MONTPELIER -- Lawmakers and advocates for people with disabilities criticized Vermont officials Thursday for failing to come up with a statewide policy and training on police use of stun guns more than a year after a 39-year-old Thetford man was killed by one.
The June 20, 2012, death of Macadam Mason after he was hit in the chest with a stun gun by a state trooper during an altercation should not go unnoticed, Director Jack McCullough of Vermont Legal Aid’s Mental Health Law Project said at a news conference at the Statehouse.
"A year later, police continue to use these lethal weapons without any requirement that their use be restricted to life-threatening situations," McCullough said. "In fact, there continues to be no serious control over their use."
The Department of Public Safety issued a statement late Thursday afternoon saying Taser and use-of-force policies are "continually evaluated and revised to reflect the best available practices. We look forward to continuing in the dialogue" about use of the devices.
Gov. Peter Shumlin said he continues to support police use of Tasers. Shumlin earlier came out against calls for a moratorium.
"I continue to believe that Tasers are an important tool for law enforcement that avoid the need for bullets that inflict much more damage than Tasers," the governor said.
Speakers at the news conference agreed that stun guns are not as lethal as firearms, but said they can sometimes kill.
McCullough joined Allen Gilbert, executive director of the Vermont chapter of the American Civil Liberties Union; former state Human Rights Commission director Robert Appel; and three lawmakers in calling for passage of legislation that would set standards for stun gun use.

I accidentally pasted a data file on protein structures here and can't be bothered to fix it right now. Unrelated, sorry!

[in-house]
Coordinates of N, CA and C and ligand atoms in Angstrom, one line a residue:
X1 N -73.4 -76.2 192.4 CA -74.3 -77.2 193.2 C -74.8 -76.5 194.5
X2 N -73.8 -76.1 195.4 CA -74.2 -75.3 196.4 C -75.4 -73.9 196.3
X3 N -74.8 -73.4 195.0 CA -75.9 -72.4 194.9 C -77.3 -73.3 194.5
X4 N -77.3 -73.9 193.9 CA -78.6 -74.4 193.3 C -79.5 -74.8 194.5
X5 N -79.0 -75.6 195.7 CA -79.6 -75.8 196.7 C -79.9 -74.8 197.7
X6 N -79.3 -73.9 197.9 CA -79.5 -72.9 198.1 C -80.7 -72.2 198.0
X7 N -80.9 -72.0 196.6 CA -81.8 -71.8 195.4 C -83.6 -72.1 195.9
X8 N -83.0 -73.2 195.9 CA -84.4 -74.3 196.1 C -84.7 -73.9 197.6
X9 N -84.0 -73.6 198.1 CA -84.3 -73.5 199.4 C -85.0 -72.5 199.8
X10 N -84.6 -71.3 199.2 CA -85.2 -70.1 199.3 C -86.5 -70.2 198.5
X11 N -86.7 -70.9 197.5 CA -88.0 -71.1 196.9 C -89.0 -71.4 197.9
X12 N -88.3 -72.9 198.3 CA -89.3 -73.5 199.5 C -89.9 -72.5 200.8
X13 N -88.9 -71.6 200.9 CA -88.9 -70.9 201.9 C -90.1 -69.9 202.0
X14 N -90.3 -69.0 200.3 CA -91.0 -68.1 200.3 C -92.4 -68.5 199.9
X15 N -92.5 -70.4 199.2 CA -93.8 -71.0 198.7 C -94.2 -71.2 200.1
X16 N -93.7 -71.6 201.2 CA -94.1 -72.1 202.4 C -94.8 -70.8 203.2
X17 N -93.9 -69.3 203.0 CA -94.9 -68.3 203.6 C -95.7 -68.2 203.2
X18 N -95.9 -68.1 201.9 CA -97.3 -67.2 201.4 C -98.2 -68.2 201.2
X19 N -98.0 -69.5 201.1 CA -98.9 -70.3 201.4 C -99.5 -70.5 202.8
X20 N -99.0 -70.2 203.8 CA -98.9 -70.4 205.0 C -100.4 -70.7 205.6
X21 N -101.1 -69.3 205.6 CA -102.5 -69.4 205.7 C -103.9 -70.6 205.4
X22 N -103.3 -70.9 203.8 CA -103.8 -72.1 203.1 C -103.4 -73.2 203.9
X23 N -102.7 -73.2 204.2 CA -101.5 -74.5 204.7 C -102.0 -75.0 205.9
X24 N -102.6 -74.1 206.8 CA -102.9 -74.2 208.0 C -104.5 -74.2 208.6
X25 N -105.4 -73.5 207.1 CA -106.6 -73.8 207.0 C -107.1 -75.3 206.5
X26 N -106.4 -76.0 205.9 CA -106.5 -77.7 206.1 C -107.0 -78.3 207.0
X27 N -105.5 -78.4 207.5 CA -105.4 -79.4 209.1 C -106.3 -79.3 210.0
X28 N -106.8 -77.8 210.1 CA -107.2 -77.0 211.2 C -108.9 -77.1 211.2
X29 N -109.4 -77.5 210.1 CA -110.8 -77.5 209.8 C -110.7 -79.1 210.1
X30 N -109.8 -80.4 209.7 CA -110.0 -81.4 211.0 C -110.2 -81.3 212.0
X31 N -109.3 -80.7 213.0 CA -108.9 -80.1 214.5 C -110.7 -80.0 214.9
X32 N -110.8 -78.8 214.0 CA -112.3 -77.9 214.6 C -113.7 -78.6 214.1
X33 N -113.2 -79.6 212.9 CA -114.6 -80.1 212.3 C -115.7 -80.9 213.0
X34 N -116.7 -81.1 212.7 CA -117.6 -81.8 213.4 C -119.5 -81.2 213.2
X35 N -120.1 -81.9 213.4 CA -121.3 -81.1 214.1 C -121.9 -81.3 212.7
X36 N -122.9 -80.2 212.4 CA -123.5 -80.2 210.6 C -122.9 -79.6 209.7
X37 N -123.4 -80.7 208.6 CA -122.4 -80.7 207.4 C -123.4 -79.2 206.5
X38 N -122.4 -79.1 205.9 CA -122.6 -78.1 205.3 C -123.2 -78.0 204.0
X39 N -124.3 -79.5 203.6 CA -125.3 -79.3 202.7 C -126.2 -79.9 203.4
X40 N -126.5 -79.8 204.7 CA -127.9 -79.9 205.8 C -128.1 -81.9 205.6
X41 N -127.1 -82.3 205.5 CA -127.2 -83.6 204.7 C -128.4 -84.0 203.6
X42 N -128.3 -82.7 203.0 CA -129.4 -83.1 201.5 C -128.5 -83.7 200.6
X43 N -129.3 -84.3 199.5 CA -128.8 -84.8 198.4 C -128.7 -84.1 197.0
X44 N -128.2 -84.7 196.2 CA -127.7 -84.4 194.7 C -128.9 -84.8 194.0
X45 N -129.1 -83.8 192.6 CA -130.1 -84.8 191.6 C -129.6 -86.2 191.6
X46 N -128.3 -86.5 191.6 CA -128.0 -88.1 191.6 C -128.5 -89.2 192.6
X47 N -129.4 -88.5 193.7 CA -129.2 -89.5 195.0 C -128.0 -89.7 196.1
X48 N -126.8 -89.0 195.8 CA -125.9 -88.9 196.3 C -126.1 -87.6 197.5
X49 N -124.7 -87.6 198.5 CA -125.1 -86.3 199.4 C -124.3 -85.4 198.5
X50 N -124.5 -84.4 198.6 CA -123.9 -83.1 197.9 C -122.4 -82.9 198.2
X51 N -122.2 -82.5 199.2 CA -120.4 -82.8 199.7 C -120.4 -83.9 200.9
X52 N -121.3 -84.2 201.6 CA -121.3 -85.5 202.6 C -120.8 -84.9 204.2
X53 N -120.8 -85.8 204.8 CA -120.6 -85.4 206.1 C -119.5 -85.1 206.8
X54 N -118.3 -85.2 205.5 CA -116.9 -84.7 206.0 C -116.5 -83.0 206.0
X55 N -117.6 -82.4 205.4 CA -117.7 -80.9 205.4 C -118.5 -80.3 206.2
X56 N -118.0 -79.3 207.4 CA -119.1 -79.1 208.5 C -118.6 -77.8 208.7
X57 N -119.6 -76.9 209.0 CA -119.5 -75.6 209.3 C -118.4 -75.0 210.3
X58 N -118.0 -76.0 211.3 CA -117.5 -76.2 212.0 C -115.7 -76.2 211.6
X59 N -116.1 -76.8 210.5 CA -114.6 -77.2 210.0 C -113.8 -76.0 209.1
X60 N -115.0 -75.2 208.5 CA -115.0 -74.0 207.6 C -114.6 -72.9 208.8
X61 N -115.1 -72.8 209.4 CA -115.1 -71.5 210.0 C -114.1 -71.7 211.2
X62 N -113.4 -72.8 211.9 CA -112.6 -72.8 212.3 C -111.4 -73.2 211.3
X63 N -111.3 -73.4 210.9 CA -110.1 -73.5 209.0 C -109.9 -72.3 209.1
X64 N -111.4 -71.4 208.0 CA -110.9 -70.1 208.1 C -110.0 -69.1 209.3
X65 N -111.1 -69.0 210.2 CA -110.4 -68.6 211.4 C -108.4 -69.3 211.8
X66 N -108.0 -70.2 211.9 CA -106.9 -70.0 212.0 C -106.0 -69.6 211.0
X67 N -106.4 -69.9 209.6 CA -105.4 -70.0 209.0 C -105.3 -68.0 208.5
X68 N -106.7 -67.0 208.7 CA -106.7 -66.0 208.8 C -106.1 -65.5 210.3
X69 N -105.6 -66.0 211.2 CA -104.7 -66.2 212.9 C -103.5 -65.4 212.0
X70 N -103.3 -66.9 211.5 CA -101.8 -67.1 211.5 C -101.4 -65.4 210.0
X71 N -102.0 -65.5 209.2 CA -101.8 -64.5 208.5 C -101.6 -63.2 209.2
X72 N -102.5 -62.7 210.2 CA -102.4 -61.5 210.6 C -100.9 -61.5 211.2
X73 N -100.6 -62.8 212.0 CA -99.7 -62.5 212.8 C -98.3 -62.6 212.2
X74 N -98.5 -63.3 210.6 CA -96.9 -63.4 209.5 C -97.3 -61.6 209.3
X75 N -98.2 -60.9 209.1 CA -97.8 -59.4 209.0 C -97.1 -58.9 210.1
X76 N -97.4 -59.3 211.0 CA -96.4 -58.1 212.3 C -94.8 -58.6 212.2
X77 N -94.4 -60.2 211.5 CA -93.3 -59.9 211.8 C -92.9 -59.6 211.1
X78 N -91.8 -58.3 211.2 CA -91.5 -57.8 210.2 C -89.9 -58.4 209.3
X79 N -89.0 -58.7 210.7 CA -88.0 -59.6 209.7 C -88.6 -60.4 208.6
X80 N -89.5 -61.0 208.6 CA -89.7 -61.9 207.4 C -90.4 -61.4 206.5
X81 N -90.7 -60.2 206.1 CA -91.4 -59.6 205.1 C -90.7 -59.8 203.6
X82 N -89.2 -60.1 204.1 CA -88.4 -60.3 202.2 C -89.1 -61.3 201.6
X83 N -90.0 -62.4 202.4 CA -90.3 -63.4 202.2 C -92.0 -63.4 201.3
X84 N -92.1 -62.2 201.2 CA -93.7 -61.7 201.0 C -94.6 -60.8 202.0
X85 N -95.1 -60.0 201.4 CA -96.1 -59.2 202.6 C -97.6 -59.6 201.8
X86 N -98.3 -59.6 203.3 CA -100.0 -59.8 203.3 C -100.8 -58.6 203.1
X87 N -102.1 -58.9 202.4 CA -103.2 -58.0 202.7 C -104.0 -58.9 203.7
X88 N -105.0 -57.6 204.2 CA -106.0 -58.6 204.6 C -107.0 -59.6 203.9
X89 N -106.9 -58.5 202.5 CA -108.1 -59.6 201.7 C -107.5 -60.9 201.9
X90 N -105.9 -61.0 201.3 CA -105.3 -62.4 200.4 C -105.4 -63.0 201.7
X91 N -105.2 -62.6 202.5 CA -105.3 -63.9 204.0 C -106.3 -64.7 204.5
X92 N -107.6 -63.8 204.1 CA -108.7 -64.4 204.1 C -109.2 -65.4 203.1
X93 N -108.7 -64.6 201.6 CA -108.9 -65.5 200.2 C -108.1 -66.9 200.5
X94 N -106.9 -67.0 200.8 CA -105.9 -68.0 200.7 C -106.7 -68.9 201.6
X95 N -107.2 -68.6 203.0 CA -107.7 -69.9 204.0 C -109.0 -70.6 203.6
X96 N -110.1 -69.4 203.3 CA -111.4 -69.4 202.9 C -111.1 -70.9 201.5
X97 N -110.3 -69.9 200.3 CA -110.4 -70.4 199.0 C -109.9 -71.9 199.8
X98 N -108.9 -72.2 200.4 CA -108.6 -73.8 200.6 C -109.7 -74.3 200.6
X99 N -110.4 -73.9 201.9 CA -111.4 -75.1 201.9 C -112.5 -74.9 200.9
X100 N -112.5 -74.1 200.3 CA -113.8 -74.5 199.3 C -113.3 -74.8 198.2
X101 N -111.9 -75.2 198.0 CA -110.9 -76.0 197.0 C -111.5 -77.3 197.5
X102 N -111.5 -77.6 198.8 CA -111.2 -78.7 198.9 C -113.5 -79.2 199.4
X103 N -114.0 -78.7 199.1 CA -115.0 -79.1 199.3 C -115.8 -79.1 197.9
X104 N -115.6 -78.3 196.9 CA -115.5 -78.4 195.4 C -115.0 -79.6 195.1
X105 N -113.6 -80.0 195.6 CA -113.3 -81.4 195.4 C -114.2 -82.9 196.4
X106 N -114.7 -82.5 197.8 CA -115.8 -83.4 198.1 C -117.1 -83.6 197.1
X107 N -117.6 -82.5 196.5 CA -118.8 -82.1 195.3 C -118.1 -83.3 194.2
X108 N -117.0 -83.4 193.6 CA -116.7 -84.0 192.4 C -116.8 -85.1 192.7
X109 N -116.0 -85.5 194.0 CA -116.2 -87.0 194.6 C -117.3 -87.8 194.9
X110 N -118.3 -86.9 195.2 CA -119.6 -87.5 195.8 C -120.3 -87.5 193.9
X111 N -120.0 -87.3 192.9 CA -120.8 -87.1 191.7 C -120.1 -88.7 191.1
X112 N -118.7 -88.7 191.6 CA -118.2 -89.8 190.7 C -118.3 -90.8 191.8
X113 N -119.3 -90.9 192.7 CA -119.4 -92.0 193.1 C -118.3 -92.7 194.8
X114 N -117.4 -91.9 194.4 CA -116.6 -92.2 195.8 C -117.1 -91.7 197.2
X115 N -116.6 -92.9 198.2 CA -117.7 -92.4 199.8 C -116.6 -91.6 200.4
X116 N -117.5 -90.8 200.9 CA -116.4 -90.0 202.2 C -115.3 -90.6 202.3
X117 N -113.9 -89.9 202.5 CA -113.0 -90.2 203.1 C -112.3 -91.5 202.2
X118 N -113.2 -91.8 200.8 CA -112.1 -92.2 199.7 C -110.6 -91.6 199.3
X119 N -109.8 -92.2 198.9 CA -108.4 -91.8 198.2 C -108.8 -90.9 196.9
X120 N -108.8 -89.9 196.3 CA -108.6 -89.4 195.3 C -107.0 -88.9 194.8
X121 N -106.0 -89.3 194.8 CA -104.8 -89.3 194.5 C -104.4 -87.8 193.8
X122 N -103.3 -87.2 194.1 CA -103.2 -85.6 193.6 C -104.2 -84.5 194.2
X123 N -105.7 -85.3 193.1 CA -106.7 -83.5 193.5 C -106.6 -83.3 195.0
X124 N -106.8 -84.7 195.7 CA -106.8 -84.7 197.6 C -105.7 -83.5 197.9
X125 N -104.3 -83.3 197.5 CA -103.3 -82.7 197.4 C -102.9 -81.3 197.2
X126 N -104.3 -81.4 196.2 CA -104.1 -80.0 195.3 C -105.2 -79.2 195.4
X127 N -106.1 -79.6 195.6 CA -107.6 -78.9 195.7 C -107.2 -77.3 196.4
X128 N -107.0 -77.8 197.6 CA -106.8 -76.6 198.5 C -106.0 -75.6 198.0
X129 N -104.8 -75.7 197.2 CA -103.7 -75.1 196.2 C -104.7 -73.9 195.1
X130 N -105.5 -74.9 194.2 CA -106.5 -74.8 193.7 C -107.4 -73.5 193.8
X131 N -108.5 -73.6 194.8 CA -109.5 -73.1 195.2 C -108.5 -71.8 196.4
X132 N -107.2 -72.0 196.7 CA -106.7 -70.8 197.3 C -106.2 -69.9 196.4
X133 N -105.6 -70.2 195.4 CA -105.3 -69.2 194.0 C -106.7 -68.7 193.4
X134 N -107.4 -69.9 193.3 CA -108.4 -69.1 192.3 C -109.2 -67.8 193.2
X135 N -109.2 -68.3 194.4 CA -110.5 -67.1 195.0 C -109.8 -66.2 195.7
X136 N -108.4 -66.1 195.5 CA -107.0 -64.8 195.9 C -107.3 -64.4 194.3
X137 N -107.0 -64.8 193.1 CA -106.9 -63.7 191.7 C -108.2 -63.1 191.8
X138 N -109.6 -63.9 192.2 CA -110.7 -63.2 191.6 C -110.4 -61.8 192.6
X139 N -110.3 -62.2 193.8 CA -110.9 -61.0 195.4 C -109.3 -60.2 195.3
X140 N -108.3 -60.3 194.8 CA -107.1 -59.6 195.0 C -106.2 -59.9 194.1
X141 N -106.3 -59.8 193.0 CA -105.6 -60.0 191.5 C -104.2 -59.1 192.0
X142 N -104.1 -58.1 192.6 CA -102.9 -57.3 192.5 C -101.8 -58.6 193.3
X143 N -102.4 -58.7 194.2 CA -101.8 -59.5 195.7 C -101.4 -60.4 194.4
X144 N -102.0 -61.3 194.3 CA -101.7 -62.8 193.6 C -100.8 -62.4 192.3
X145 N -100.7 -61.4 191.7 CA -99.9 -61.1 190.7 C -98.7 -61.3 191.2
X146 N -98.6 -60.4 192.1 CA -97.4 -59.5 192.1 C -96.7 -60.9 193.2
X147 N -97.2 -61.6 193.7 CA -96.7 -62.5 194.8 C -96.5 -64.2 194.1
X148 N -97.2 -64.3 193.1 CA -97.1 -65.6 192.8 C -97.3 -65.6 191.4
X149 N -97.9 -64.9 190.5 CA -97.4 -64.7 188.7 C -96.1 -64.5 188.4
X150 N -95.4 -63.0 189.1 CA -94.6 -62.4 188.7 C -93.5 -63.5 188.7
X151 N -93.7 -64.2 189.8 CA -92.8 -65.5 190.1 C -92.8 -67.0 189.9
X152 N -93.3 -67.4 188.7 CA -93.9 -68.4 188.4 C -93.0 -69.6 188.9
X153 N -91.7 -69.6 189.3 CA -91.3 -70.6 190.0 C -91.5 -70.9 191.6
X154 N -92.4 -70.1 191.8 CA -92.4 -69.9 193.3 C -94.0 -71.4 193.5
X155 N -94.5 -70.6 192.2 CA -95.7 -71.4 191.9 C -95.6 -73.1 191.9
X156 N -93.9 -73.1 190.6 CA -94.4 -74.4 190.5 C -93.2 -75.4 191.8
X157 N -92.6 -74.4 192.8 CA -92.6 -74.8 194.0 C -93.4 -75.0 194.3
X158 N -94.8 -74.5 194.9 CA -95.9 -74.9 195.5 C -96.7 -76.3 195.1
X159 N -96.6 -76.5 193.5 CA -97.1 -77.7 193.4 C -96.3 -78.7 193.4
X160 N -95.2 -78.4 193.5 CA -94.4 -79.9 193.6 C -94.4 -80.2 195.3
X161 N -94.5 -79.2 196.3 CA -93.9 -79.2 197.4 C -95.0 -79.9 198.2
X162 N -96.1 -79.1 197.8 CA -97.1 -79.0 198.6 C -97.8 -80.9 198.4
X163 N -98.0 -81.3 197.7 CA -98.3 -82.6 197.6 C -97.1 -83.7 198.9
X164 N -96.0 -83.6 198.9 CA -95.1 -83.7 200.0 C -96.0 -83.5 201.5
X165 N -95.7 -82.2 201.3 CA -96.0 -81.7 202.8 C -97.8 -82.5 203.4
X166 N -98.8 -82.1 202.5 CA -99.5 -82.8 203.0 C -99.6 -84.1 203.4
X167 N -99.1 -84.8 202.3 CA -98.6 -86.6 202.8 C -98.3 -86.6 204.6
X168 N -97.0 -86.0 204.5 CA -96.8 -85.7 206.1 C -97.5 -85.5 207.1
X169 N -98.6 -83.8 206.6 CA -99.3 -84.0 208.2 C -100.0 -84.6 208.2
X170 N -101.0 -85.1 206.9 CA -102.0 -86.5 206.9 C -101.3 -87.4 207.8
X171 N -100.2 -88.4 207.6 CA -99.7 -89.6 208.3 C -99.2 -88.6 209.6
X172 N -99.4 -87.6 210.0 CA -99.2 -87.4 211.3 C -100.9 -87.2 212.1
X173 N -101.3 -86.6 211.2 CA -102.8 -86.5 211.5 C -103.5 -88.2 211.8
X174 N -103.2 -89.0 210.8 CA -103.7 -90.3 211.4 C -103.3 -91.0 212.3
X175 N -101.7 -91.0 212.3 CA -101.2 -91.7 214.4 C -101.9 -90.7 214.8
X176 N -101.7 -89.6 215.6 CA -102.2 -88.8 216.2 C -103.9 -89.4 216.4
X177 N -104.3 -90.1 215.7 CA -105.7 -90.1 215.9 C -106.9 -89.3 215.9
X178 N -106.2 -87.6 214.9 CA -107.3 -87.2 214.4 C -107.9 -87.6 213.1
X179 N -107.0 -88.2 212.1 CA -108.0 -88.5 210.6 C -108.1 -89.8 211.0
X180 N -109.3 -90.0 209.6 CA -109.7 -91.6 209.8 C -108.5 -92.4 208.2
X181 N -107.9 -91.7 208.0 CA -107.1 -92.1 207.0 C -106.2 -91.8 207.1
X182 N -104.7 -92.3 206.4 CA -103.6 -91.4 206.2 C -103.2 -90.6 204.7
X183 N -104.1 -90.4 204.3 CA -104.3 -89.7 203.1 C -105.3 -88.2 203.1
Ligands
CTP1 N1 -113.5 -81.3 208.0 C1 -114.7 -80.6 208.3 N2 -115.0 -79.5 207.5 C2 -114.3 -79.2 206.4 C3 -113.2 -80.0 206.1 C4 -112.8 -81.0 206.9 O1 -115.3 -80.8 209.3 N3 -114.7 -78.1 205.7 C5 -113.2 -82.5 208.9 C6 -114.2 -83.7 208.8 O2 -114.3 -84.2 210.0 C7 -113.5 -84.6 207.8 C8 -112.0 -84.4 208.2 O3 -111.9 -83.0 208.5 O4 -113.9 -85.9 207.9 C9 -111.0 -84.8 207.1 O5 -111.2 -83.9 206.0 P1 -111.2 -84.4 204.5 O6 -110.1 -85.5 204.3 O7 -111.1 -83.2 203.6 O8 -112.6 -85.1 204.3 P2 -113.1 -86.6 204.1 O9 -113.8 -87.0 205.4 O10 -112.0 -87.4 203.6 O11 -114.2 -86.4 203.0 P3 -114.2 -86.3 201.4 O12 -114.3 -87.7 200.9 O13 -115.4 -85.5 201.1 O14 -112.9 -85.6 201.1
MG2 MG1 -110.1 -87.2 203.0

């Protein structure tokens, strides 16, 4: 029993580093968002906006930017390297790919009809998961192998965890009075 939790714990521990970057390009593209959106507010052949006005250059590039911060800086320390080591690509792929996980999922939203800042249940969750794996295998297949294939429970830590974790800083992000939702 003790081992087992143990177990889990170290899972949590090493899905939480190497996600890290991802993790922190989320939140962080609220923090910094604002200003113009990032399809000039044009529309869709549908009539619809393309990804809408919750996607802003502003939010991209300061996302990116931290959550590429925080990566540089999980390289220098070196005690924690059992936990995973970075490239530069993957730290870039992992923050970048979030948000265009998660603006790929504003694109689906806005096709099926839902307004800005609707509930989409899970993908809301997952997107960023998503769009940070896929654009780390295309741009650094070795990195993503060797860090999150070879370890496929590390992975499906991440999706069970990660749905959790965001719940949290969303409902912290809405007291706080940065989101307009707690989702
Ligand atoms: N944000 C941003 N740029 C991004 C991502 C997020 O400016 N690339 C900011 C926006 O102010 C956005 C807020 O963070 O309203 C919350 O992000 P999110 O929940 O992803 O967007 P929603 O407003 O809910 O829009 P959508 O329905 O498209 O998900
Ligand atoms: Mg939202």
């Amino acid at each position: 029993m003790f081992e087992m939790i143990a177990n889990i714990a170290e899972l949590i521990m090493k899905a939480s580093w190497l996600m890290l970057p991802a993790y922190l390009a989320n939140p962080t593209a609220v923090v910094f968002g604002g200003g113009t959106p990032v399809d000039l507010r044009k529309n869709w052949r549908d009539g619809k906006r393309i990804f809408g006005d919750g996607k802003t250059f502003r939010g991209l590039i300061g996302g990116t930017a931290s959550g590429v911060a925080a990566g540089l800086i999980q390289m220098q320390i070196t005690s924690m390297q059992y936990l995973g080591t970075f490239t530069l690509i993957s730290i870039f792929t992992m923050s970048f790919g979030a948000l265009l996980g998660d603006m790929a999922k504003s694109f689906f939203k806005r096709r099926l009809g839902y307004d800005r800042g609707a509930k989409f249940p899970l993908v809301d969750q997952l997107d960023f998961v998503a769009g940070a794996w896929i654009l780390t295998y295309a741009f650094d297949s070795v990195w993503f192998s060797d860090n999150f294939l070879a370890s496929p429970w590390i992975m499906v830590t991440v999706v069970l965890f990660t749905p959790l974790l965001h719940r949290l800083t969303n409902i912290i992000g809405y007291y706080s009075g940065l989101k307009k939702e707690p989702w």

The bill calls for the Vermont Criminal Justice Training Council, which oversees the state police academy, to draft the standards and training protocols and to report to the Legislature each December on the use of Tasers by police. It further calls for the council to coordinate training with the Department of Mental Health.
While speakers, including Reps. Anne Donahue, R-Northfield, Jim Masland, D-Thetford, and Sen. Mark MacDonald, an Orange County Democrat, focused on stun guns, they also said statewide training and standards for police use of firearms is lacking.
MacDonald cited the police shooting of Joseph Fortunati in Corinth in 2006. Fortunati was reportedly having mental health problems at the time, and MacDonald wondered whether the shooting was necessary.
Attorney General William Sorrell cleared police of any wrongdoing in the cases involving Mason, who was agitated and called a crisis line before police arrived, and Fortunati, as well as the 2001 shooting of Robert Woodward by Brattleboro police. Witnesses said Woodward was holding a knife to his own head at the time.